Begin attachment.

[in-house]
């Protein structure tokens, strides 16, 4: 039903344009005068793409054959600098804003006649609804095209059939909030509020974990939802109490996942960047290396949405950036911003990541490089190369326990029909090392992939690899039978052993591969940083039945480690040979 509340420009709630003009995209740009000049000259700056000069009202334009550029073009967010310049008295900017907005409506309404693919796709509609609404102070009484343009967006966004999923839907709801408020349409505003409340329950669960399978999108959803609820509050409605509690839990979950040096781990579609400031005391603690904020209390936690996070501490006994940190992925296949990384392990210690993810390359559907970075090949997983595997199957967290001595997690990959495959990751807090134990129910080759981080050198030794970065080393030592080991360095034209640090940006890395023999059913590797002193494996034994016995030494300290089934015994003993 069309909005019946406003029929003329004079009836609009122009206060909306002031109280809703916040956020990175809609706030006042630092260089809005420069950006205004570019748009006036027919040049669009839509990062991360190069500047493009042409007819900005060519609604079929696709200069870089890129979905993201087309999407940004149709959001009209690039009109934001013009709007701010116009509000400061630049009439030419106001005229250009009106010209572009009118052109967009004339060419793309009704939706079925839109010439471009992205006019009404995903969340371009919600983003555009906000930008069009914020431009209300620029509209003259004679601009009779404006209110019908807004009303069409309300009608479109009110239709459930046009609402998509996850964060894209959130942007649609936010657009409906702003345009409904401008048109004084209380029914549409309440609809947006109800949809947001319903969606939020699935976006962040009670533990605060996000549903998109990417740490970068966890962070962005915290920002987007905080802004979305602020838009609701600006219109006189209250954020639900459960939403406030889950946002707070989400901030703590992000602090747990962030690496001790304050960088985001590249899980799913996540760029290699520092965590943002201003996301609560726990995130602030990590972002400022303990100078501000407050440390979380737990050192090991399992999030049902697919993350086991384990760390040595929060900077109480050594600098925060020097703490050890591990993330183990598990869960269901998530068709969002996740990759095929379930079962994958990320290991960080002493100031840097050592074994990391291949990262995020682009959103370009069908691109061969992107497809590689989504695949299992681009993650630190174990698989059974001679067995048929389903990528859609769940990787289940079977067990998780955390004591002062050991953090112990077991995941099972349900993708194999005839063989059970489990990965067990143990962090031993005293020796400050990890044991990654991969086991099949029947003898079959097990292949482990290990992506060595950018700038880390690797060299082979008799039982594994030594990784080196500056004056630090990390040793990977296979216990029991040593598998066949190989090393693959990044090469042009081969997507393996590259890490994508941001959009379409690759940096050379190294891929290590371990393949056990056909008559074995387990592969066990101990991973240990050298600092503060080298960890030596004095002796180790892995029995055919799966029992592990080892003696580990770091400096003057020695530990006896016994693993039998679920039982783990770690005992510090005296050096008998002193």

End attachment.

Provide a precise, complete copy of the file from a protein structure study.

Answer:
[in-house]
């Protein structure tokens, strides 16, 4: 039903344009005068793409054959600098804003006649609804095209059939909030509020974990939802109490996942960047290396949405950036911003990541490089190369326990029909090392992939690899039978052993591969940083039945480690040979 509340420009709630003009995209740009000049000259700056000069009202334009550029073009967010310049008295900017907005409506309404693919796709509609609404102070009484343009967006966004999923839907709801408020349409505003409340329950669960399978999108959803609820509050409605509690839990979950040096781990579609400031005391603690904020209390936690996070501490006994940190992925296949990384392990210690993810390359559907970075090949997983595997199957967290001595997690990959495959990751807090134990129910080759981080050198030794970065080393030592080991360095034209640090940006890395023999059913590797002193494996034994016995030494300290089934015994003993 069309909005019946406003029929003329004079009836609009122009206060909306002031109280809703916040956020990175809609706030006042630092260089809005420069950006205004570019748009006036027919040049669009839509990062991360190069500047493009042409007819900005060519609604079929696709200069870089890129979905993201087309999407940004149709959001009209690039009109934001013009709007701010116009509000400061630049009439030419106001005229250009009106010209572009009118052109967009004339060419793309009704939706079925839109010439471009992205006019009404995903969340371009919600983003555009906000930008069009914020431009209300620029509209003259004679601009009779404006209110019908807004009303069409309300009608479109009110239709459930046009609402998509996850964060894209959130942007649609936010657009409906702003345009409904401008048109004084209380029914549409309440609809947006109800949809947001319903969606939020699935976006962040009670533990605060996000549903998109990417740490970068966890962070962005915290920002987007905080802004979305602020838009609701600006219109006189209250954020639900459960939403406030889950946002707070989400901030703590992000602090747990962030690496001790304050960088985001590249899980799913996540760029290699520092965590943002201003996301609560726990995130602030990590972002400022303990100078501000407050440390979380737990050192090991399992999030049902697919993350086991384990760390040595929060900077109480050594600098925060020097703490050890591990993330183990598990869960269901998530068709969002996740990759095929379930079962994958990320290991960080002493100031840097050592074994990391291949990262995020682009959103370009069908691109061969992107497809590689989504695949299992681009993650630190174990698989059974001679067995048929389903990528859609769940990787289940079977067990998780955390004591002062050991953090112990077991995941099972349900993708194999005839063989059970489990990965067990143990962090031993005293020796400050990890044991990654991969086991099949029947003898079959097990292949482990290990992506060595950018700038880390690797060299082979008799039982594994030594990784080196500056004056630090990390040793990977296979216990029991040593598998066949190989090393693959990044090469042009081969997507393996590259890490994508941001959009379409690759940096050379190294891929290590371990393949056990056909008559074995387990592969066990101990991973240990050298600092503060080298960890030596004095002796180790892995029995055919799966029992592990080892003696580990770091400096003057020695530990006896016994693993039998679920039982783990770690005992510090005296050096008998002193």